Rotating Electric Update

Rotating Electric Update

Question: There is a lot of talk in the industry regarding returns on non-defective parts. So, how can repair shops and technicians reduce the number of warranty returns on rotating electrical parts?

Answer: Misdiagnosis of starting and charging problems is the main reason many starters and alternators are returned. The issue isn’t the quality of the replacement parts or installation errors (though mistakes can and do happen). The problem is failing to pinpoint the exact cause of the starting or charging problem. Many times the cause is a bad starter or alternator. But sometimes it may be something else.

Cranking problems can be caused by a low battery, loose or corroded battery cables, a broken or missing ground strap, a weak starter solenoid, a bad starter drive, a damaged flywheel (broken teeth), starter misalignment, loose, corroded or damaged wiring in the starter circuit, a faulty ignition switch, park-neutral safety switch, brake safety switch, the anti-theft immobilizer system or a mechanical problem inside the engine (such as a coolant leak causing hydrolock).

Charging problems can be caused by a faulty voltage regulator (internal or external); a faulty PCM (if the PCM controls voltage regulation); loose or corroded battery cables; a loose or missing ground strap; loose, corroded or damaged wiring in the charging circuit; a blown fuse in the power distribution center; or a slipping drive belt.

Q: A technician may be asked to have a customer’s electrical part bench tested to verify the part is bad and needs to be replaced. How does bench testing help reduce warranty returns?

A: Bench testing requires some know-how on the part of the jobber or retailer where you purchase units, but most machines are relatively easy to hook up and use. Bench testing a starter not only verifies the starter spins but that it draws the proper number of amps and spins at the specified rpm. Bench testing an alternator not only verifies the unit produced current, but that the unit’s voltage and amperage output is within specifications. Bench testing can also be used to verify a part’s condition if you bring it back, saying that it didn’t work when you installed it. If the starter or alternator tests OK, you may have missed something and you’ll need to address additional diagnostic work.

Jobbers and retailers also may bench test new or reman starters and alternators to verify they are working properly before they leave the store. This helps assure technicians and shop owners that they are buying a quality part and that the part should function properly after it is installed (assuming their diagnosis was correct).

Q. What causes alternators to fail?
A: The main cause is usually overheating caused by overloading the charging system. The higher the load on the alternator, the higher its operating temperature. If the unit gets too hot, the rectifier diodes or soldered connections on the brushes or armature windings may be damaged.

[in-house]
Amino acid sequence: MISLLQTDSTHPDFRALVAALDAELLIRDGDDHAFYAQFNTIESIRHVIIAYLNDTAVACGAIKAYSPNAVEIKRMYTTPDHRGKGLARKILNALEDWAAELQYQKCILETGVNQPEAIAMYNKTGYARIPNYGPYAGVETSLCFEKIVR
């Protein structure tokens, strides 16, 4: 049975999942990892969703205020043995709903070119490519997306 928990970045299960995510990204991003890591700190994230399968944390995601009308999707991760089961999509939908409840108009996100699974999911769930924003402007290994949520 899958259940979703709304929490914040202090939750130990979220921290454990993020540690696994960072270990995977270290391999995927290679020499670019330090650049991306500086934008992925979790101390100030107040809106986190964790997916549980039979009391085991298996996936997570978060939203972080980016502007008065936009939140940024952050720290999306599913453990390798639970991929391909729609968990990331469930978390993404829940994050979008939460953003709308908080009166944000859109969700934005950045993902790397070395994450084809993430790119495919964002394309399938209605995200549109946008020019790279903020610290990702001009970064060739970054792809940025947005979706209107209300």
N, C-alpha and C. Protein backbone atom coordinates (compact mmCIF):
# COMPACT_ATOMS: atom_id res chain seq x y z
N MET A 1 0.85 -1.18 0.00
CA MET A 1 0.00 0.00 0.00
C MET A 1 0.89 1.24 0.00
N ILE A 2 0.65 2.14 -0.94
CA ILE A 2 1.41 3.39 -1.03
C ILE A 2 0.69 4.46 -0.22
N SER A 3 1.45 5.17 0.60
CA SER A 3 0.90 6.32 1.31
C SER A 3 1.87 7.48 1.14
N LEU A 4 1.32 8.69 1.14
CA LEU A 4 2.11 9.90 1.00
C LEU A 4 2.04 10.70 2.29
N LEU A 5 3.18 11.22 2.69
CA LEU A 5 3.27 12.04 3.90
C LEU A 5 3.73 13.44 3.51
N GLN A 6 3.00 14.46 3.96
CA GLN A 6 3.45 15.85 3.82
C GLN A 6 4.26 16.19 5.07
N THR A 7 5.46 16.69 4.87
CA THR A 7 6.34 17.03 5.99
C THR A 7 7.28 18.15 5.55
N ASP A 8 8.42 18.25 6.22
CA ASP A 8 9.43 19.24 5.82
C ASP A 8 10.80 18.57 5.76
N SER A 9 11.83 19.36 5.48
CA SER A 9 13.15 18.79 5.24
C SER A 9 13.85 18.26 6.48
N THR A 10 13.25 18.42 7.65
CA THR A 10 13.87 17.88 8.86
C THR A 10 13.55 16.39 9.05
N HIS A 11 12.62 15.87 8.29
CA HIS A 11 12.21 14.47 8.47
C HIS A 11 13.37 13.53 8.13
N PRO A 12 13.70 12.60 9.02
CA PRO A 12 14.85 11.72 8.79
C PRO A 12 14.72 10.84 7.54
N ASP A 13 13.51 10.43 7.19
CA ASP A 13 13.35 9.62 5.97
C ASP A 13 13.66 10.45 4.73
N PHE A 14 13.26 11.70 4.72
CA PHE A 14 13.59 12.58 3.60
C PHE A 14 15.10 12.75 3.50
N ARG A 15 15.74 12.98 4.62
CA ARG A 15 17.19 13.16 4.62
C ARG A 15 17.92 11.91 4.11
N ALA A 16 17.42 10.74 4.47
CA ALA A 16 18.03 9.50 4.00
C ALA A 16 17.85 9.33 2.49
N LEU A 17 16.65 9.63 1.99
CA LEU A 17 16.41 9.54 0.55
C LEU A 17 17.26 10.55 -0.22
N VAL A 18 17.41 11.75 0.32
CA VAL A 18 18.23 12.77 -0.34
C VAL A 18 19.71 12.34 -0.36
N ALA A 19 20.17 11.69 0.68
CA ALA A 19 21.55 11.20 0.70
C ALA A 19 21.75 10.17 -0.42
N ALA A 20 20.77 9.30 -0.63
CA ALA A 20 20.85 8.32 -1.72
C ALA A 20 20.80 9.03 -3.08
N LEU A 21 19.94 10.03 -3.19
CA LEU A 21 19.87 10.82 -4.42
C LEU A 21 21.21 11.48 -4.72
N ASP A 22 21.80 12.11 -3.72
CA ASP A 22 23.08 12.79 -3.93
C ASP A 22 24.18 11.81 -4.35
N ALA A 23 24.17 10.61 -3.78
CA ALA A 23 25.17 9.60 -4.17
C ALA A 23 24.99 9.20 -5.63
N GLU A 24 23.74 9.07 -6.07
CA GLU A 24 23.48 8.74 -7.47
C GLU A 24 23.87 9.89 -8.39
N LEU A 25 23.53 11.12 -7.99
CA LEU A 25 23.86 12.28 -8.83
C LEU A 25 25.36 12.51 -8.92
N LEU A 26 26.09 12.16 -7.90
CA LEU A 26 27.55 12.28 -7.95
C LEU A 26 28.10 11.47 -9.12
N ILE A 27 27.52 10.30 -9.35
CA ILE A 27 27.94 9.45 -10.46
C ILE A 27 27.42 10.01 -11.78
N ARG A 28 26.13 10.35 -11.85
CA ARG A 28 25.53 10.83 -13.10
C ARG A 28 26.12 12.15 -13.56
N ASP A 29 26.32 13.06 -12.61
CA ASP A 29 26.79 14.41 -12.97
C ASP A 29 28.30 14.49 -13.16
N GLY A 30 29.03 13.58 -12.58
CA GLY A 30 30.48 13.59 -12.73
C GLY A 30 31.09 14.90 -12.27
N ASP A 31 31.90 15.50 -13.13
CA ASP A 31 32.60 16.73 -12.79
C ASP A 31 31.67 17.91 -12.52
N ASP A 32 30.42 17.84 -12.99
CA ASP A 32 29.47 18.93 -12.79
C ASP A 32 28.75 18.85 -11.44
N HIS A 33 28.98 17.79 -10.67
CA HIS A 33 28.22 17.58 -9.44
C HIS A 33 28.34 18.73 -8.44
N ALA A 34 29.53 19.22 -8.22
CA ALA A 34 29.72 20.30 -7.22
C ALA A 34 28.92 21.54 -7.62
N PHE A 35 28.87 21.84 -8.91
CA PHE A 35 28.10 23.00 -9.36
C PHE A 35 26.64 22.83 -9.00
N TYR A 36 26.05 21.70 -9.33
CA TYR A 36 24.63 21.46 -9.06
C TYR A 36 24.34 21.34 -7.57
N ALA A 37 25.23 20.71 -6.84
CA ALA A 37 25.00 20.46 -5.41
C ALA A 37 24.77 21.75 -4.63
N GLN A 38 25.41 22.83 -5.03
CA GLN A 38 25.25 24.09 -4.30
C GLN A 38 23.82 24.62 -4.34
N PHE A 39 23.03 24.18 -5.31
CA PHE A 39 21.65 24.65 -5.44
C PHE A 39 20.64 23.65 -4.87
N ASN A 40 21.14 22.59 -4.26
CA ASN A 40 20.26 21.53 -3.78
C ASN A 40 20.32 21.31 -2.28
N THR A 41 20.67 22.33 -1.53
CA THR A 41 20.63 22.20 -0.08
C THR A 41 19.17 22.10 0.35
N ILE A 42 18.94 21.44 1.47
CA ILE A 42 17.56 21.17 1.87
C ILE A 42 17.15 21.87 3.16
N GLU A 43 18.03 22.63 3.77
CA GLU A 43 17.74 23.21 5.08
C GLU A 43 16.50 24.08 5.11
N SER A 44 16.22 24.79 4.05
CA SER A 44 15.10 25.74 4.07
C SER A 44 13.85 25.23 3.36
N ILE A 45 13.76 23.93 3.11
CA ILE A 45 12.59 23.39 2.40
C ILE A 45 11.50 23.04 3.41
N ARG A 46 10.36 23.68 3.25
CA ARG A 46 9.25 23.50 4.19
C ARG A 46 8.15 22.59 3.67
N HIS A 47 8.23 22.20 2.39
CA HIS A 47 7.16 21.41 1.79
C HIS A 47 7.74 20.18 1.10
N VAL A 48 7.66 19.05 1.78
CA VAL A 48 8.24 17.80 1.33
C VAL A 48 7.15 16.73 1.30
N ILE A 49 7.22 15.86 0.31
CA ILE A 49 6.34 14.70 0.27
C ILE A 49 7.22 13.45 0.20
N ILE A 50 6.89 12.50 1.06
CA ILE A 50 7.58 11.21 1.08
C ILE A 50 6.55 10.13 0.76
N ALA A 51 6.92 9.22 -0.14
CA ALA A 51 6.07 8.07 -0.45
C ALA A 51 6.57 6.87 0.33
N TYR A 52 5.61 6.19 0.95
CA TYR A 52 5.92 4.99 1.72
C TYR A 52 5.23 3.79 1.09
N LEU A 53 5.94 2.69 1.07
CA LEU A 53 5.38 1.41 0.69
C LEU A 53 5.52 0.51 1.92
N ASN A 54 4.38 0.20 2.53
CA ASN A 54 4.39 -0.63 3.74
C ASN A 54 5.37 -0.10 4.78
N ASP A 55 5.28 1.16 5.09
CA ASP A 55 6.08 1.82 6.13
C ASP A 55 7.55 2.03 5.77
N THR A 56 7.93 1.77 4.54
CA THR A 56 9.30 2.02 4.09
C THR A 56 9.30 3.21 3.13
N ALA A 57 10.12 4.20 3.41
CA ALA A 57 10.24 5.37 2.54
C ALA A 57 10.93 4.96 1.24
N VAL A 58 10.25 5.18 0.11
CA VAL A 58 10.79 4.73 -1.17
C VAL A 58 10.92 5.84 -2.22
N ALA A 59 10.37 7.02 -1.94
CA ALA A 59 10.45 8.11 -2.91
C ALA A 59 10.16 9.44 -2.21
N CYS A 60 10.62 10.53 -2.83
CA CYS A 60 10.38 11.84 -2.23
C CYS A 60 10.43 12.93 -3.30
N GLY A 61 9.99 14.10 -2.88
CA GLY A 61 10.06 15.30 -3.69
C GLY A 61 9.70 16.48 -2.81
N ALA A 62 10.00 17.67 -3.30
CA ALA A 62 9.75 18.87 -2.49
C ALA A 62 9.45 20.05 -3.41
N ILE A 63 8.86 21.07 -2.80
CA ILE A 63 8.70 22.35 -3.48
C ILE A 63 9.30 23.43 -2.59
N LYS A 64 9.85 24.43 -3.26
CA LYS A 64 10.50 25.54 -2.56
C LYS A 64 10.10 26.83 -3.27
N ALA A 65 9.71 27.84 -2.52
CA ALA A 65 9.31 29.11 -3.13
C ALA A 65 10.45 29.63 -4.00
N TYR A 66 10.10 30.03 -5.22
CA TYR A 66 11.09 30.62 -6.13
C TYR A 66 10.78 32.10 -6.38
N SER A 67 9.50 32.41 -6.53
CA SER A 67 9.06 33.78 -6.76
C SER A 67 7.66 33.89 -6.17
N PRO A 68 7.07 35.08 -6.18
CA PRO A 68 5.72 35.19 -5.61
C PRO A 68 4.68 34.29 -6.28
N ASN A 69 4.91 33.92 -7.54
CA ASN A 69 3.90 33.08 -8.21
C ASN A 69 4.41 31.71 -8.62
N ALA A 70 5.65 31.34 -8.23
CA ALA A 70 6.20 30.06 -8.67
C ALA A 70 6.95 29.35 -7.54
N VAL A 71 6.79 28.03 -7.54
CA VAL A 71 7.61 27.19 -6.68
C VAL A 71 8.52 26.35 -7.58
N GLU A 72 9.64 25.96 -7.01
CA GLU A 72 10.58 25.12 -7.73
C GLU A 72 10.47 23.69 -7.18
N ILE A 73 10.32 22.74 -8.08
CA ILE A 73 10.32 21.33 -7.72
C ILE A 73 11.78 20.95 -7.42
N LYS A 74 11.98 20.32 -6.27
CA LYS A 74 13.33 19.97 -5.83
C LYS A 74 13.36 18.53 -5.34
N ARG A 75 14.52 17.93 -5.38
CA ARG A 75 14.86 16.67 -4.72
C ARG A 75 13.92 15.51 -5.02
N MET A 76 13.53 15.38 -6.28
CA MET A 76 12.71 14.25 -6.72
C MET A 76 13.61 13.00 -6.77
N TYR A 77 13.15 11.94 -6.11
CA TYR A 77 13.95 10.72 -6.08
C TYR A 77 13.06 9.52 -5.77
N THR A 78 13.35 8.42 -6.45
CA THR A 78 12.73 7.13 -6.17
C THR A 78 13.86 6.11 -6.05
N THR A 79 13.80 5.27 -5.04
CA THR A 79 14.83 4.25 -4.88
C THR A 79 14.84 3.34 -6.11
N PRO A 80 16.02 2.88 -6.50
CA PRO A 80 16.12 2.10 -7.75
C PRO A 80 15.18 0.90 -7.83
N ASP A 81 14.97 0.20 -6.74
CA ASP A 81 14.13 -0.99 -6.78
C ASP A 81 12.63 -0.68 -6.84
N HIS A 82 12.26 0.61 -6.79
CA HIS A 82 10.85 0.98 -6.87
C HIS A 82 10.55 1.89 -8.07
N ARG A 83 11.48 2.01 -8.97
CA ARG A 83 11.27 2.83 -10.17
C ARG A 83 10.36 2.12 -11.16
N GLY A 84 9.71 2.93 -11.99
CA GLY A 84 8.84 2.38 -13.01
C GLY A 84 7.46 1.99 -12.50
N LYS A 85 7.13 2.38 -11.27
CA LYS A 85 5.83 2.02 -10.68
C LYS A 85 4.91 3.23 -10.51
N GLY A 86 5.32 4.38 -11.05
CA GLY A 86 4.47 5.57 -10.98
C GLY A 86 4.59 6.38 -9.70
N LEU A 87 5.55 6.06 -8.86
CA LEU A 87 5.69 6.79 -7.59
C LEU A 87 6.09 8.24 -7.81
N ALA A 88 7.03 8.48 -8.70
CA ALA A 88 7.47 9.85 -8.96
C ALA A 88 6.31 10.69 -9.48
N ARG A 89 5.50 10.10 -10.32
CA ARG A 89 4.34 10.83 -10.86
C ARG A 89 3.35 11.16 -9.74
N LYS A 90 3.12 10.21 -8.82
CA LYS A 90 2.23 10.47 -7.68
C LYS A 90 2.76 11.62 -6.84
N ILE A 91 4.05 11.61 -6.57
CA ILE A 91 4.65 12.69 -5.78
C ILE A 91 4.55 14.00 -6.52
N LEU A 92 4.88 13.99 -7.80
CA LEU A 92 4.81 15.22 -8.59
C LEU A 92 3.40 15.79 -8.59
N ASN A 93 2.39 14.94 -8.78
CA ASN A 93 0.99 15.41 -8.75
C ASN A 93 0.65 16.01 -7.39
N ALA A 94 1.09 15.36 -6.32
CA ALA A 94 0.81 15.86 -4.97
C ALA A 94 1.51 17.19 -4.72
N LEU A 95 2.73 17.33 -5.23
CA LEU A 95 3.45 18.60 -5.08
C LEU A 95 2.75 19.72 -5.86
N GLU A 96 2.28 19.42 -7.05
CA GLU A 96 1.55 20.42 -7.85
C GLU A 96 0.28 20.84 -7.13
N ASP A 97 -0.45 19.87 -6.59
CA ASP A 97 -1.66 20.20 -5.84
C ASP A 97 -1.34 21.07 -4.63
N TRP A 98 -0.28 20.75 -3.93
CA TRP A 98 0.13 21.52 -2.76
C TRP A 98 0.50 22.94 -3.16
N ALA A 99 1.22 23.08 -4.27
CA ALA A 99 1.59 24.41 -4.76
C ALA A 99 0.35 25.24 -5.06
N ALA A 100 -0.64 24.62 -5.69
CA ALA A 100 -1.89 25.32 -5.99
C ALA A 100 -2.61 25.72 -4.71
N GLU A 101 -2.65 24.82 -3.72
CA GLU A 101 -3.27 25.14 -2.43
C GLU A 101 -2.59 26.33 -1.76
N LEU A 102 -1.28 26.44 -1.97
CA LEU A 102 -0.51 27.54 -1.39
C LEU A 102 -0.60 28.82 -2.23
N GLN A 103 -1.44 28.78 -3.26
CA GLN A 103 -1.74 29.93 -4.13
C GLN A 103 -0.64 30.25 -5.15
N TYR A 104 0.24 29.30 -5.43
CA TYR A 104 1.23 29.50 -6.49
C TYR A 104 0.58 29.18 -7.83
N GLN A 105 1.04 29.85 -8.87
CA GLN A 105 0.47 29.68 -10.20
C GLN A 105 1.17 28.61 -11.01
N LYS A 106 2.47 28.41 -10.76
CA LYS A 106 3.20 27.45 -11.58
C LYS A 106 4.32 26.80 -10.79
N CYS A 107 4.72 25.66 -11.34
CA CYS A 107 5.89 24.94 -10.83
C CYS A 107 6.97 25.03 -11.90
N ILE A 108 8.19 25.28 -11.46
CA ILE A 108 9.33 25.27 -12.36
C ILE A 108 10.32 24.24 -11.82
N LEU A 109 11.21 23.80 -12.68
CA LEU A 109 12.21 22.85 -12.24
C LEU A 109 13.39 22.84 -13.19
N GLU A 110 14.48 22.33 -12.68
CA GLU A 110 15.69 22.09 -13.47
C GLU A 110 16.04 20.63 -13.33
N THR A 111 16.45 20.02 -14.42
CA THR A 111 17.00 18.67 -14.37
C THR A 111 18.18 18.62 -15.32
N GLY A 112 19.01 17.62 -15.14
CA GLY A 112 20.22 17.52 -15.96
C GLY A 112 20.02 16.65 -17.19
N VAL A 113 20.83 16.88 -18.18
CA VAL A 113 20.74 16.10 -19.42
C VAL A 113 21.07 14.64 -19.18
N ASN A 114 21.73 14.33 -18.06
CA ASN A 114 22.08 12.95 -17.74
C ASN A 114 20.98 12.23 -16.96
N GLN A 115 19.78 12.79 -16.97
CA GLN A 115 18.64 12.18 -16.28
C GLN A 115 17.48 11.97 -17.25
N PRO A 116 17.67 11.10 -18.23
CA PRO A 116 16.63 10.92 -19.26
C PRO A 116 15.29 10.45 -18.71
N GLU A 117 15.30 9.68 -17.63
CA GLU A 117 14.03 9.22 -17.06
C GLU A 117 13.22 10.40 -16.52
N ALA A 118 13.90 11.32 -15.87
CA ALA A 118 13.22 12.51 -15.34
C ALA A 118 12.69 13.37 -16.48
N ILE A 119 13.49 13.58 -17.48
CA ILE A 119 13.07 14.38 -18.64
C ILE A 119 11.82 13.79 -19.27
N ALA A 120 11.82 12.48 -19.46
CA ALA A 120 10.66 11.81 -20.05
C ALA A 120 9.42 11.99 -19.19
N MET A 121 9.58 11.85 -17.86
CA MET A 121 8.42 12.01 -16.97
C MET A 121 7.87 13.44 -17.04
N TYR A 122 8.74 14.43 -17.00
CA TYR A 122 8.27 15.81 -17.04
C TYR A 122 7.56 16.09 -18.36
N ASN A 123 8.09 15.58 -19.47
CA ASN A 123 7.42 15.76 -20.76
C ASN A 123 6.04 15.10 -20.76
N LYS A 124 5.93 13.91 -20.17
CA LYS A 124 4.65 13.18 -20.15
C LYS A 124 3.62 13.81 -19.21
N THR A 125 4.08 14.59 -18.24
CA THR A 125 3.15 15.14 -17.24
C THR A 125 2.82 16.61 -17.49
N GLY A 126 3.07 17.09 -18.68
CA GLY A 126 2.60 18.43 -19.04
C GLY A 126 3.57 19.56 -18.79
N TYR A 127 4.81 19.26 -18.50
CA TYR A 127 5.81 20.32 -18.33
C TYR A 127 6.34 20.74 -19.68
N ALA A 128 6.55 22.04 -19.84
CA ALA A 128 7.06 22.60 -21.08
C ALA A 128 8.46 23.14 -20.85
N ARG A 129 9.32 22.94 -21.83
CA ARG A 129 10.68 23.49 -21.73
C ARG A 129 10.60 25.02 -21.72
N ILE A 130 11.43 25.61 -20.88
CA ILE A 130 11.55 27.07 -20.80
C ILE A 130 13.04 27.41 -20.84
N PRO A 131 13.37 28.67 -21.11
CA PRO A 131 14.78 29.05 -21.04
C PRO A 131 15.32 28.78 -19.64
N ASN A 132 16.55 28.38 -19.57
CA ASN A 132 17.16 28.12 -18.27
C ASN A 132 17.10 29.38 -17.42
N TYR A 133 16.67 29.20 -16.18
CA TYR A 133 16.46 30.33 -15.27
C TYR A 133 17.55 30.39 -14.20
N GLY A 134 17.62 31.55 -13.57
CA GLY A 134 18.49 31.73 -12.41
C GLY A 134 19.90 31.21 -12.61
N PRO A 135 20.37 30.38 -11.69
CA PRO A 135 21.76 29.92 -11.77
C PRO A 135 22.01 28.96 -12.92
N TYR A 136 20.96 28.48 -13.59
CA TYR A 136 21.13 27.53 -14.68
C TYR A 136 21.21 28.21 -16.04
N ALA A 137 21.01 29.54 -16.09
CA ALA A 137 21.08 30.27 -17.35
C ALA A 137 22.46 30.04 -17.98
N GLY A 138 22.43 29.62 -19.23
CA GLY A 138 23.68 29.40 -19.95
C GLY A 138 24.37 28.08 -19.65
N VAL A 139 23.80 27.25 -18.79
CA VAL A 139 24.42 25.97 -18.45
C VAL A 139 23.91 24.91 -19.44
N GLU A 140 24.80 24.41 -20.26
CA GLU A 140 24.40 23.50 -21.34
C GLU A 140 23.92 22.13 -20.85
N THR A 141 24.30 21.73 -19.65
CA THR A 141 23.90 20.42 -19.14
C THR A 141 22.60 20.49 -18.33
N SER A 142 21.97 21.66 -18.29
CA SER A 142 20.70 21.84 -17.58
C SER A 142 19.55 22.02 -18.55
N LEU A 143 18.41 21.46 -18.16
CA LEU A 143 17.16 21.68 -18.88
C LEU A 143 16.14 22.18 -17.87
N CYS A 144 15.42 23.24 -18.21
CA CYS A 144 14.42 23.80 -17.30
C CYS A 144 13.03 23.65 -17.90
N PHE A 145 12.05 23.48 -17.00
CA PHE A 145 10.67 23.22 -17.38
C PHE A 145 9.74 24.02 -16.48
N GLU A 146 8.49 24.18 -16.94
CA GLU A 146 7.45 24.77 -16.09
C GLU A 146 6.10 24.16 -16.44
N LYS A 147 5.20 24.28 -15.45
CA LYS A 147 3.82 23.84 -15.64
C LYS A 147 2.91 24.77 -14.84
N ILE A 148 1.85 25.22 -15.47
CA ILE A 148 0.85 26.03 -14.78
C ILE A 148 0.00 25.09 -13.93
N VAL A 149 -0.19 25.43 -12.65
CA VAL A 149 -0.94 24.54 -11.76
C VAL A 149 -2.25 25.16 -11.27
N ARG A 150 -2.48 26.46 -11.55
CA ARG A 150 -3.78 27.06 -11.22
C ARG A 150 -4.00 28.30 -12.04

Alternators are designed to maintain battery charge, not recharge dead batteries. For this reason, batteries should always be recharged with a battery charger if they have run down. New batteries should also be charged before they are installed. This will reduce the load on the alternator and reduce the risk of overheating and failure.

An alternator’s maximum output capacity should equal or exceed the maximum load created by the vehicle’s electrical system. This includes the voltage needs of the ignition system, fuel system, lights, A/C, radio and other power accessories. Alternator output is proportional to speed, so to achieve maximum output the engine has to be running at 2,000 to 2,500 rpm or higher to keep up with high electrical loads. Sitting and idling for a long period of time (especially during hot weather) with the A/C, lights and radio on may overtax the alternator and cause it to overheat and fail.

Did You Know:
Most charging systems that are working properly produce a charging voltage of about 13.8 to 14.2 volts at idle with the lights and accessories off.

Q: Why don’t starters fail at the same rate as alternators?
A: Starters are replaced less often than alternators because they are only used to start the engine. Fuel-injected engines usually require little cranking to start, so the starter doesn’t have to work very hard, except during cold weather when the oil in the engine thickens and makes it harder to crank. Prolonged cranking is what kills many starters because heavy cranking causes the starter to overheat.

The starter is mounted on the engine or transmission bellhousing and engages teeth on the flywheel to crank the engine. A one-way, over-running clutch is used to protect most starters against damage should the starter remain engaged after the engine starts.

There are several different types: direct-drive starter motors, gear-reduction starter motors and permanent-magnet starter motors (reduced-size starters with permanent magnets inside instead of wire coils). It’s important to handle permanent-magnet starters with care because banging them on the counter or floor may break the magnets inside.

Because of the high load on the starter, good electrical connections are extremely important. Loose, corroded or undersized battery cables may not deliver enough amperage to crank the engine at normal speed, causing hard starting. Starter drives (which can be replaced separately on many starters) can also fail, preventing the motor from engaging the flywheel. A bad solenoid or relay will prevent the starter motor from cranking at all. Accurate diagnosis of a starter problem is important to prevent unnecessary parts replacements and returns.


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